Even if the fight didn’t end the way it did, Saturday’s UFC main event would still be the best scrap of the weekend, but the fact that Rodriguez ended it with that spectacular back elbow leaves no room for debate.
Submission of the Weekend: Magomed Magomedov def. Walter Pereira Jr. by submission (guillotine choke) at 4:41 of Round 1 (ACB 90)
There is nothing particularly dynamic about this finish — it’s a pretty standard arm-in guillotine — but I wanted to use this space to show a little love to Magomedov, who is an outstanding prospect who should be on everyone’s radar.
nice quillotine choke from Magomed Magomedov Taps Walter Pereira Jr. in 1R#ACB90 pic.twitter.com/MIKknR5yL5
Training with the Iron Army crew in Toms River, New Jersey, “Tiger” has now won three straight and pushed his record to 16-2 overall with his win on Saturday morning at the Ice Palace in Moscow. More importantly, he’s won 15 of his last 16, which includes splitting a pair of entertaining scraps with current UFC bantamweight upstart Petr Yan.
Given how excited everyone is about Yan’s prospects in the UFC — and they should be — it only makes sense to pass some of that enthusiasm along to the only guy to get the better of him today, especially considering we could see him competing in one of the larger North American promotions next year.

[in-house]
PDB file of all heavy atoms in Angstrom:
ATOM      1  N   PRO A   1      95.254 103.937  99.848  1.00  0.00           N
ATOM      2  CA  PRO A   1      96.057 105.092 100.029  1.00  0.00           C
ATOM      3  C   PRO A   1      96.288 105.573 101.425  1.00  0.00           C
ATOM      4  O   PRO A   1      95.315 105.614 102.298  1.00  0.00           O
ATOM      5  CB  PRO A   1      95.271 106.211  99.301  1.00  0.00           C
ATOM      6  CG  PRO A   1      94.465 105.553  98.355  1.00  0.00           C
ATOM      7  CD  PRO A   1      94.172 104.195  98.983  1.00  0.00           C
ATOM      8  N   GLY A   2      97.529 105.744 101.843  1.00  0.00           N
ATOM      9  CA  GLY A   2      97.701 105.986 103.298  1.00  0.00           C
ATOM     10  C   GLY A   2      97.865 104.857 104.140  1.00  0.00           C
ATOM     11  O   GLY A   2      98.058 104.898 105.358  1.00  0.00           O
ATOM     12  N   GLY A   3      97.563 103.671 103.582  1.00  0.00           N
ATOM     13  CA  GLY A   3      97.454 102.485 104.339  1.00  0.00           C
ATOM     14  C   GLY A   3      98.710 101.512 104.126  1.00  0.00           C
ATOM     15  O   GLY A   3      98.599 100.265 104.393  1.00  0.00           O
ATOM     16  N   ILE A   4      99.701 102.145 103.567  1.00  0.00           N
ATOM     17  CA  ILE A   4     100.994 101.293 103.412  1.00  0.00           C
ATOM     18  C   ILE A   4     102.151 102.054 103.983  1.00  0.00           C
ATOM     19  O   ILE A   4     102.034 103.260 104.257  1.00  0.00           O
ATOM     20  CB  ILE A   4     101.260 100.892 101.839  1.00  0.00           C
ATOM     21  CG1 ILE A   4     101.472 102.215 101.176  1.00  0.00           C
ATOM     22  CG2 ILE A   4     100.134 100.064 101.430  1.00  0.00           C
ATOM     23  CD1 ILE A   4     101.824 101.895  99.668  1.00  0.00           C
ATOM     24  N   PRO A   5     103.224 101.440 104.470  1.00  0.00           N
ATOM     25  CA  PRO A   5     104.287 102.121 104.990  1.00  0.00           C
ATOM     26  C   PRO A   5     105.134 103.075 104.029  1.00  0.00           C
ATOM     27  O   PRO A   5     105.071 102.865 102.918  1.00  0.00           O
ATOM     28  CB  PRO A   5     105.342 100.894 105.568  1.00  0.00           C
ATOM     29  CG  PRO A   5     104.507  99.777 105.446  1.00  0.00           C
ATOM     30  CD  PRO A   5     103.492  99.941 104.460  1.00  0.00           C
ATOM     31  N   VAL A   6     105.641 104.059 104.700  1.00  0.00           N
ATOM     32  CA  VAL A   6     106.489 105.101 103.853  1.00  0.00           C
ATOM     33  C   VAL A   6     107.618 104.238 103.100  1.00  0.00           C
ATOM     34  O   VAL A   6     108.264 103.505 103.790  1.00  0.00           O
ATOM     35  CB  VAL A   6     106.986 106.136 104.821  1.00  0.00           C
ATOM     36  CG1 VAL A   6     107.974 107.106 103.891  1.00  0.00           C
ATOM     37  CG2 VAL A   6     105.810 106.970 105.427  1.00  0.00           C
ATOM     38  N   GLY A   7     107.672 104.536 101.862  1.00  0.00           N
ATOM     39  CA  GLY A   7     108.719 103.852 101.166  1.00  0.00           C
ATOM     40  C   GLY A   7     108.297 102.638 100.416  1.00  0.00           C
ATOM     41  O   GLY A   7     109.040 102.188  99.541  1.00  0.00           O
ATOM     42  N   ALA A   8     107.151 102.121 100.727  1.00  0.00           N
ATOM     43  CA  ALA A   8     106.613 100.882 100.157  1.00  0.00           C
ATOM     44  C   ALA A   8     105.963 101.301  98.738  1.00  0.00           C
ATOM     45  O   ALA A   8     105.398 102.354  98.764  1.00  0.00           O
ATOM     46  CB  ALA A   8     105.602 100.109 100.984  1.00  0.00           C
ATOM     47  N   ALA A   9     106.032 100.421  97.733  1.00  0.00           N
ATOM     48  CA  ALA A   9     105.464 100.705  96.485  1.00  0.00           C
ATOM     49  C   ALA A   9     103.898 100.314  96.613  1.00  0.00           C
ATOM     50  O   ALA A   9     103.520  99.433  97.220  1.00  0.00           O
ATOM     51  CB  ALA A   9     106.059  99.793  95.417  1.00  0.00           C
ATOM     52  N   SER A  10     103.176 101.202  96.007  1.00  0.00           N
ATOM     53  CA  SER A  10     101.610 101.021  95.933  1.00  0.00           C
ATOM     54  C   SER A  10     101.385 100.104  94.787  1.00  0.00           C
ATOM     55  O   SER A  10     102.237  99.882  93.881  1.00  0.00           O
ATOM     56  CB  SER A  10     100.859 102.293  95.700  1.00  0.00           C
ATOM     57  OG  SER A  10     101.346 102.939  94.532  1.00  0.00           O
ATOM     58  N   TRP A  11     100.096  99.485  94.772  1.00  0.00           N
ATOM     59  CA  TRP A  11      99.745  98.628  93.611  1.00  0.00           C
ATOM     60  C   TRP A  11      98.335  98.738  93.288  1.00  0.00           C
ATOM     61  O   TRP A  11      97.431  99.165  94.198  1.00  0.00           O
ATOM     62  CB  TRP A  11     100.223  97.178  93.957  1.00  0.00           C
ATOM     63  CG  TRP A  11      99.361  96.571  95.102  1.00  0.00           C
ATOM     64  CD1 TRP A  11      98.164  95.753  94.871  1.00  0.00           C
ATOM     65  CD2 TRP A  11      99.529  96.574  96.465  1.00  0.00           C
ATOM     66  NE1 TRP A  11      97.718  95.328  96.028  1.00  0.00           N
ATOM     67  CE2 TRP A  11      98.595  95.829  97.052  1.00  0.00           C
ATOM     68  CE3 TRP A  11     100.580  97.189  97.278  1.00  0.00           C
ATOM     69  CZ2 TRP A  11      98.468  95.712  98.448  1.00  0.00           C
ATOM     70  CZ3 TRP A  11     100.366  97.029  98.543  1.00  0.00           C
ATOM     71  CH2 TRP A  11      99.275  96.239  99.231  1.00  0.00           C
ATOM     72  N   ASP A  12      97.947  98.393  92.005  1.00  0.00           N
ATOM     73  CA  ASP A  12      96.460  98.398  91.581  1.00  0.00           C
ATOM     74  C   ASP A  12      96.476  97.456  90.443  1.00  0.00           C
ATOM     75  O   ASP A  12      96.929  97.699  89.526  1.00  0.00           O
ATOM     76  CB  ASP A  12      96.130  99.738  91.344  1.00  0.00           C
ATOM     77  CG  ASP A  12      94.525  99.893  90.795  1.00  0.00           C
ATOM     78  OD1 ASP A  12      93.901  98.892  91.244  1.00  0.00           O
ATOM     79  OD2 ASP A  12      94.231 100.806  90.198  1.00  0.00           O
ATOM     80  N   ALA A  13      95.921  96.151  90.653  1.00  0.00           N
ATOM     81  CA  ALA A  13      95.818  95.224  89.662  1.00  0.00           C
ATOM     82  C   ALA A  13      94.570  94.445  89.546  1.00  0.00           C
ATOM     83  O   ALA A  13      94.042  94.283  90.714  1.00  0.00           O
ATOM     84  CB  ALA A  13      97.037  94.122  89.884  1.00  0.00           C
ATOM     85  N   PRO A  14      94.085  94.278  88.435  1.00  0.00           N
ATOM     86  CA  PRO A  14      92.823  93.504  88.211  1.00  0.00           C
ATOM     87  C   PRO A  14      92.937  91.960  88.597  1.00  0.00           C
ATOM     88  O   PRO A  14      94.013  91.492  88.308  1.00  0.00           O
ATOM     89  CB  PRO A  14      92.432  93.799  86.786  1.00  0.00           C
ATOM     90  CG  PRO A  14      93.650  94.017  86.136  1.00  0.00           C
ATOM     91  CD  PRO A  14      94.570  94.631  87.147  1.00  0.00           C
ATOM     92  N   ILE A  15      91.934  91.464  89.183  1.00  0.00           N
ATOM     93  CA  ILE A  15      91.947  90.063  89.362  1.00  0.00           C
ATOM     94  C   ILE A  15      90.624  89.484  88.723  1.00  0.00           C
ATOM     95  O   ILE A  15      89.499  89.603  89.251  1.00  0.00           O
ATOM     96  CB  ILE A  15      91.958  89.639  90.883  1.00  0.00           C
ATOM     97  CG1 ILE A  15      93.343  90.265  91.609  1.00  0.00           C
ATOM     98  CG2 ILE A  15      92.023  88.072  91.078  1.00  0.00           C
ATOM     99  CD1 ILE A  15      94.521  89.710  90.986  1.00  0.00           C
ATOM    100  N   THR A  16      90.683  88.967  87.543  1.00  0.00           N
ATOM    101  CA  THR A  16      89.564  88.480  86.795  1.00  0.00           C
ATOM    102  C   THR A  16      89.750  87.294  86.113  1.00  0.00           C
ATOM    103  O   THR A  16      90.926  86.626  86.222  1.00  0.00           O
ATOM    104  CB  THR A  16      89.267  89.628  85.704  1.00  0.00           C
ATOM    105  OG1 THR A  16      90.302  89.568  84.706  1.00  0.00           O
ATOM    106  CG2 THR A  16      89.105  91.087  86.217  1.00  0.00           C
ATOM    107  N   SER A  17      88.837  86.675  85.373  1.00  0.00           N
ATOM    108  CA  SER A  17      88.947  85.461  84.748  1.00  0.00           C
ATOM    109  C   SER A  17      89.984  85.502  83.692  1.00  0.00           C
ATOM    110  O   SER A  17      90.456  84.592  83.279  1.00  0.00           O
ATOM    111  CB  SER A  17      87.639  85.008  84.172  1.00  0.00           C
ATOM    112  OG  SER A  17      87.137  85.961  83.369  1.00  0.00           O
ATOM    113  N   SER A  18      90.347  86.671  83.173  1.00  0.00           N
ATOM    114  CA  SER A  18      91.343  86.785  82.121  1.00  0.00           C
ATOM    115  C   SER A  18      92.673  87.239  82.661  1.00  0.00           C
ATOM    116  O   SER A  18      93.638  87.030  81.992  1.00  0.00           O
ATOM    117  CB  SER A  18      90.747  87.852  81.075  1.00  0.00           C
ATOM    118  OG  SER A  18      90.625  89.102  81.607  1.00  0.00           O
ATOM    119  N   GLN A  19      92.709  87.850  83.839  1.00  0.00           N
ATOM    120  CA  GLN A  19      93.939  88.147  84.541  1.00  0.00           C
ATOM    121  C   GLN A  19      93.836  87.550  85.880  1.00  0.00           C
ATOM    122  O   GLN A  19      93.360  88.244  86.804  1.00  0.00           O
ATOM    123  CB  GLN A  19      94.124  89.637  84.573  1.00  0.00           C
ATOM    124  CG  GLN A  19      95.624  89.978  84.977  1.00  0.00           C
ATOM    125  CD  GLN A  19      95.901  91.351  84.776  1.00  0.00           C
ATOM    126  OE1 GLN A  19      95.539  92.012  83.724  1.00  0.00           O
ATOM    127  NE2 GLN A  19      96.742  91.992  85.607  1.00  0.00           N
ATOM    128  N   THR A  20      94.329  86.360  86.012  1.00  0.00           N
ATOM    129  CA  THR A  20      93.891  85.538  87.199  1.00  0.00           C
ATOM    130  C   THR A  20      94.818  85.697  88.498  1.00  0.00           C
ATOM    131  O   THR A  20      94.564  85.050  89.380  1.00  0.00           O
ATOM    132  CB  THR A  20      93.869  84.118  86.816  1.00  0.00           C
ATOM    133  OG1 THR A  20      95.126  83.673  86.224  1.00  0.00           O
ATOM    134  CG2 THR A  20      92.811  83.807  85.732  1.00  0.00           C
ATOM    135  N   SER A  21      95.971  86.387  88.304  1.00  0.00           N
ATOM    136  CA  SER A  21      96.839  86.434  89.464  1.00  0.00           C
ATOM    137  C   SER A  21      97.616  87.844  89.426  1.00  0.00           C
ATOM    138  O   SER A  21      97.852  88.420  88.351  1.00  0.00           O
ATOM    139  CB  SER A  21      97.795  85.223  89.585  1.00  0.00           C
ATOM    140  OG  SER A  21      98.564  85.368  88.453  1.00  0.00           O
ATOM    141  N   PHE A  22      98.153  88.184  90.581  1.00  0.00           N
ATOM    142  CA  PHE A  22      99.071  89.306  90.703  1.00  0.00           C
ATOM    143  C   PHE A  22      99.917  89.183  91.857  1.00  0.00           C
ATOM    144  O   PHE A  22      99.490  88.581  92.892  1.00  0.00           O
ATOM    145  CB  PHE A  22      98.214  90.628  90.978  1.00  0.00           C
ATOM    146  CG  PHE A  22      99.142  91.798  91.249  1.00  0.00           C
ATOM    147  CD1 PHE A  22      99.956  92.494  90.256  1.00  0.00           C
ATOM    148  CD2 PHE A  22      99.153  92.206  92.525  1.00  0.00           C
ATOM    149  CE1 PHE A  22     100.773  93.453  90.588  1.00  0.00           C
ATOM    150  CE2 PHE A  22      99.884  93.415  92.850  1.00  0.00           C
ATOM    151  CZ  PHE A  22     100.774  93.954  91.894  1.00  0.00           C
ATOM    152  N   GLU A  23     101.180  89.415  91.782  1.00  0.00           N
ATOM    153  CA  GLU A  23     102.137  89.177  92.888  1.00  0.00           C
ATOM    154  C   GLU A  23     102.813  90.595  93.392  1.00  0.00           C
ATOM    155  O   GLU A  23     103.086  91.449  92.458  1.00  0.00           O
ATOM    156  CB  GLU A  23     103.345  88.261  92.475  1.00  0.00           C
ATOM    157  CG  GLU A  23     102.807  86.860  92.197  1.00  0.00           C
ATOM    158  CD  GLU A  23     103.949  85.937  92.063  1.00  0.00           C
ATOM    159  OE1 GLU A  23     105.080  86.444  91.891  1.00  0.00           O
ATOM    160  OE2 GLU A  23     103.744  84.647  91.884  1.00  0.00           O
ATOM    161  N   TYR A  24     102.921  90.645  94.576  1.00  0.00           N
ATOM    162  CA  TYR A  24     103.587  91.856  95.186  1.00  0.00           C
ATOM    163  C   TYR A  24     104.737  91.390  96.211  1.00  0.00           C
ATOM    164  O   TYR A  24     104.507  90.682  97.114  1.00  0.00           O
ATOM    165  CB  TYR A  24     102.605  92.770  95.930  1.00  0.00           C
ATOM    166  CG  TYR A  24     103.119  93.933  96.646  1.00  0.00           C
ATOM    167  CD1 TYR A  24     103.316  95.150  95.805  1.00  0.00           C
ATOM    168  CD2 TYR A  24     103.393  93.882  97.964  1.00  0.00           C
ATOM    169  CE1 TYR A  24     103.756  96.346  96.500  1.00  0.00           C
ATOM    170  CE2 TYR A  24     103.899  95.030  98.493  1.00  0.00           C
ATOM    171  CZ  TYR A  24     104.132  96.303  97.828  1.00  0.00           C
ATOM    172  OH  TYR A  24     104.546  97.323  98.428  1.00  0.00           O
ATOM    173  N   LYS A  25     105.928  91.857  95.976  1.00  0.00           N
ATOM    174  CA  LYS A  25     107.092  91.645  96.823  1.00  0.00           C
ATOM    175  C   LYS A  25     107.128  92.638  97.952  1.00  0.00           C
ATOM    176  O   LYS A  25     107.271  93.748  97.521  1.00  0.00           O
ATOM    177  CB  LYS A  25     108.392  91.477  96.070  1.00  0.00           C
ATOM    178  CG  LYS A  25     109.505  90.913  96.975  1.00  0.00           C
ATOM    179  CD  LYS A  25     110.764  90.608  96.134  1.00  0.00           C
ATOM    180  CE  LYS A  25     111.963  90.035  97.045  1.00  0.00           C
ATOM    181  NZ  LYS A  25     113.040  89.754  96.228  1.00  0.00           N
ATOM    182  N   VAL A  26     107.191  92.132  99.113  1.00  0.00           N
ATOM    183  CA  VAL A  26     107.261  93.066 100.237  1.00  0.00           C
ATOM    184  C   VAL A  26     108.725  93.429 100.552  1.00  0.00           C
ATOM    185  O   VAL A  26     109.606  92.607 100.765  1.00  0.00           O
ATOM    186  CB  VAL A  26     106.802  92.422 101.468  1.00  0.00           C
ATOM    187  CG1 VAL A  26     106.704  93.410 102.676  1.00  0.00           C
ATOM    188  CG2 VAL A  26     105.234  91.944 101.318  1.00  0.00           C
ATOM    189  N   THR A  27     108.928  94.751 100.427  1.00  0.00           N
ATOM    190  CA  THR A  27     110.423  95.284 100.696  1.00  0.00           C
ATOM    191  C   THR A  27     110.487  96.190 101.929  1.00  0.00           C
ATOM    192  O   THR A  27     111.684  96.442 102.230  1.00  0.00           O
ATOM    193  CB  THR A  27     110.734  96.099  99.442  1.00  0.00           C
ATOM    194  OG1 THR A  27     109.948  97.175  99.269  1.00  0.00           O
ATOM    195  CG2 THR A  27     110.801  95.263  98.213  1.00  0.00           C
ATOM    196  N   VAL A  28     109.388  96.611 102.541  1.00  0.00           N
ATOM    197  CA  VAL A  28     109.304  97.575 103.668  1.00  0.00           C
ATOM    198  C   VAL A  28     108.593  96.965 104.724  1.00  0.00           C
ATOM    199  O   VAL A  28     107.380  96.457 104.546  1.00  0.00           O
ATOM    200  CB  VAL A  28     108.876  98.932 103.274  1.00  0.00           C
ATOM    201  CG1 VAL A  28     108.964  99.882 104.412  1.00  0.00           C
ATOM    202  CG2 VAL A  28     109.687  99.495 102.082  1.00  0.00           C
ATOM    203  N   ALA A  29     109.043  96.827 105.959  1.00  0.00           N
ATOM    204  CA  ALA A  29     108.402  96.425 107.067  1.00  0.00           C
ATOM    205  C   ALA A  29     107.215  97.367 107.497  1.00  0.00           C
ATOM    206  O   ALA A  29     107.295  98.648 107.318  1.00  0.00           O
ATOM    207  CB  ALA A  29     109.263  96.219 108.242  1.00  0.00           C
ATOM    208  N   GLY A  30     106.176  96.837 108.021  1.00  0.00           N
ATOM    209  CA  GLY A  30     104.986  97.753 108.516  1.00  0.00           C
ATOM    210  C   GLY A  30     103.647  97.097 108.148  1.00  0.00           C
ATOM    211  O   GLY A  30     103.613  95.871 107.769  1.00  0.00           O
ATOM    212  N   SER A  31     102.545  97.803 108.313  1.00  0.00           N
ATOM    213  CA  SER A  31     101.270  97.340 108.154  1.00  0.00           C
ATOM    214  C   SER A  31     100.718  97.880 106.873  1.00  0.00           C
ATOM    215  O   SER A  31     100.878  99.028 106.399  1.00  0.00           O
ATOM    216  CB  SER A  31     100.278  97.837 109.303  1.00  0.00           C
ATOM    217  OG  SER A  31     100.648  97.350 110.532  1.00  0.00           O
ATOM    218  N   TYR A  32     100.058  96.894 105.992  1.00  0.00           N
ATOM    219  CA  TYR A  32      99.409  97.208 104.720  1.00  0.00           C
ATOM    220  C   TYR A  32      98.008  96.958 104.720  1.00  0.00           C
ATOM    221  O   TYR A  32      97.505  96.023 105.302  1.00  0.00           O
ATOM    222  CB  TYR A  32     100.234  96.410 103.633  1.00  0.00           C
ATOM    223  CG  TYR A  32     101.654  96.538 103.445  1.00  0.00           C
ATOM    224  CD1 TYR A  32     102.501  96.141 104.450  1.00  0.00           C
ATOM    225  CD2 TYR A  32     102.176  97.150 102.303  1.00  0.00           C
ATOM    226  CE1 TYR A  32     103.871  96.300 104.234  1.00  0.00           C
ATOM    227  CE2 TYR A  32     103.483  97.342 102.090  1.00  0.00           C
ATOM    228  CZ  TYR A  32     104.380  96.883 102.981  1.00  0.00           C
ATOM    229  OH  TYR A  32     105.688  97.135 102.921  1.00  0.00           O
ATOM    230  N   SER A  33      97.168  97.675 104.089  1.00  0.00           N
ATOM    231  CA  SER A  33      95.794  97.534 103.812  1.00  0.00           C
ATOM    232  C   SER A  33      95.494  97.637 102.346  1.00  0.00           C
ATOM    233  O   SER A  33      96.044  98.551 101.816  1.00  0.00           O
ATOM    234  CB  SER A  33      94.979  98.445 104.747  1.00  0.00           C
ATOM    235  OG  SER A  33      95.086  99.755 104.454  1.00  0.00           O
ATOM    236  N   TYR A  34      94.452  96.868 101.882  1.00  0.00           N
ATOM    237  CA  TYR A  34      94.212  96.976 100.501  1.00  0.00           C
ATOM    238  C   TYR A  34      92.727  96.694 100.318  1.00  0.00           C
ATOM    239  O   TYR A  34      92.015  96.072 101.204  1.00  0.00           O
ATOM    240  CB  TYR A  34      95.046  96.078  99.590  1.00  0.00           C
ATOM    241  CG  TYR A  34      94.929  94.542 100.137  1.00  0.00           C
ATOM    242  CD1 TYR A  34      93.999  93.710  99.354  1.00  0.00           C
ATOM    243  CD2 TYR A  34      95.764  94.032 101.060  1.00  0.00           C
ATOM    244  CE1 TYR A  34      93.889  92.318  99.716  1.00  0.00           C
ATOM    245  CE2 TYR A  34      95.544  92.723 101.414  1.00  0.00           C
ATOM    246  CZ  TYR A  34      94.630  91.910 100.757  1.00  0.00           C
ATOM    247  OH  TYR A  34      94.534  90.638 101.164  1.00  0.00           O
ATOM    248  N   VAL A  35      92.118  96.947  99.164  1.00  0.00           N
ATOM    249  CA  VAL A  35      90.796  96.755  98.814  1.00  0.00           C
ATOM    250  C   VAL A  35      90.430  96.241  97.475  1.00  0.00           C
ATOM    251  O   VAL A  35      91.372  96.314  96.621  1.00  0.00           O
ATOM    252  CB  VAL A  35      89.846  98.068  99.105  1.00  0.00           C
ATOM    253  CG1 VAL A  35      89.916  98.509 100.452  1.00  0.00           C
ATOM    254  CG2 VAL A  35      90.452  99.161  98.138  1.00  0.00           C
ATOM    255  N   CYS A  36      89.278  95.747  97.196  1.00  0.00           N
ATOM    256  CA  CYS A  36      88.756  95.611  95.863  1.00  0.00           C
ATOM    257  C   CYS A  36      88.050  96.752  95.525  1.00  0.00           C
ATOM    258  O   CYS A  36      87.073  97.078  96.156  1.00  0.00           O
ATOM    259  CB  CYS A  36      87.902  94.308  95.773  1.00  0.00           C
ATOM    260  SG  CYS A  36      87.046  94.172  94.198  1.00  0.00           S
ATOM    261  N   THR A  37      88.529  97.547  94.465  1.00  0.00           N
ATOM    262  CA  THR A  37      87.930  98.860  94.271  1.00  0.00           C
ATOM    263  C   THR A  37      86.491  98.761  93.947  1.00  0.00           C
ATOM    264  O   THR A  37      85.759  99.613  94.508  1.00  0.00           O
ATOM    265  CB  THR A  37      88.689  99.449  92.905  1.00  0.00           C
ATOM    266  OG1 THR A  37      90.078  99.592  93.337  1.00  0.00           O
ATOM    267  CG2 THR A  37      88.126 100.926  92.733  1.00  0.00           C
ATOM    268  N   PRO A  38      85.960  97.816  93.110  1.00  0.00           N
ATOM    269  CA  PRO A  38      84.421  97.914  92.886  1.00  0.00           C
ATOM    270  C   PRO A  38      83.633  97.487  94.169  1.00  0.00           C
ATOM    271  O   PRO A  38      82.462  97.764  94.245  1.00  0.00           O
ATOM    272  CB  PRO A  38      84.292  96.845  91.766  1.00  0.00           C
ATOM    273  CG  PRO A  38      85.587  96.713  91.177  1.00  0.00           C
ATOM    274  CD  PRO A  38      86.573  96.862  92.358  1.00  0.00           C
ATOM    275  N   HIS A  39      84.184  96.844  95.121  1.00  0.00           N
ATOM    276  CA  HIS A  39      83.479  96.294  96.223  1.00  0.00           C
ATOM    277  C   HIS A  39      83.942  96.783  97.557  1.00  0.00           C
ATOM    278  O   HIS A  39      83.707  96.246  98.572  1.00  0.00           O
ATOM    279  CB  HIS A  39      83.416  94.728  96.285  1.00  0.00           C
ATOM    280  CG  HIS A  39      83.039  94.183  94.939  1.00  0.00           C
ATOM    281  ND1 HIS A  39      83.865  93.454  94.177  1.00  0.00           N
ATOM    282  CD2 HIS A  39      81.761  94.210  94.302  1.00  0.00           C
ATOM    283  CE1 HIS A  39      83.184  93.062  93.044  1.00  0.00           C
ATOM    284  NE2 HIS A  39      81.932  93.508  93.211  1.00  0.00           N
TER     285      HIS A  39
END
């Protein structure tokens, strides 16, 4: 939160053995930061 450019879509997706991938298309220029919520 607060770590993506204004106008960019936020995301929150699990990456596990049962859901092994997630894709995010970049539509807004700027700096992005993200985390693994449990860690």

Knockout of the Weekend: Yair Rodriguez def. Chan Sung Jung by KO at 4:59 of Round 5 (UFC Denver)
Again, there is no other choice.
There were some other impressive finishes — Anthony Engelen had a nice headkick finish on the ONE Championship card in Singapore, Oleg Borisov blasted Thiago Henrique at ACB 90 — but Rodriguez’s last-second back elbow is the clubhouse leader in the Knockout of the Year race now and it’s going to be hard to top.
Here it is one more time for the people in the back:
HOW DO YOU LAND THIS?!?!?!?! OH MY @PanteraUFC!!! #UFCDenver pic.twitter.com/CJx9dMpg0h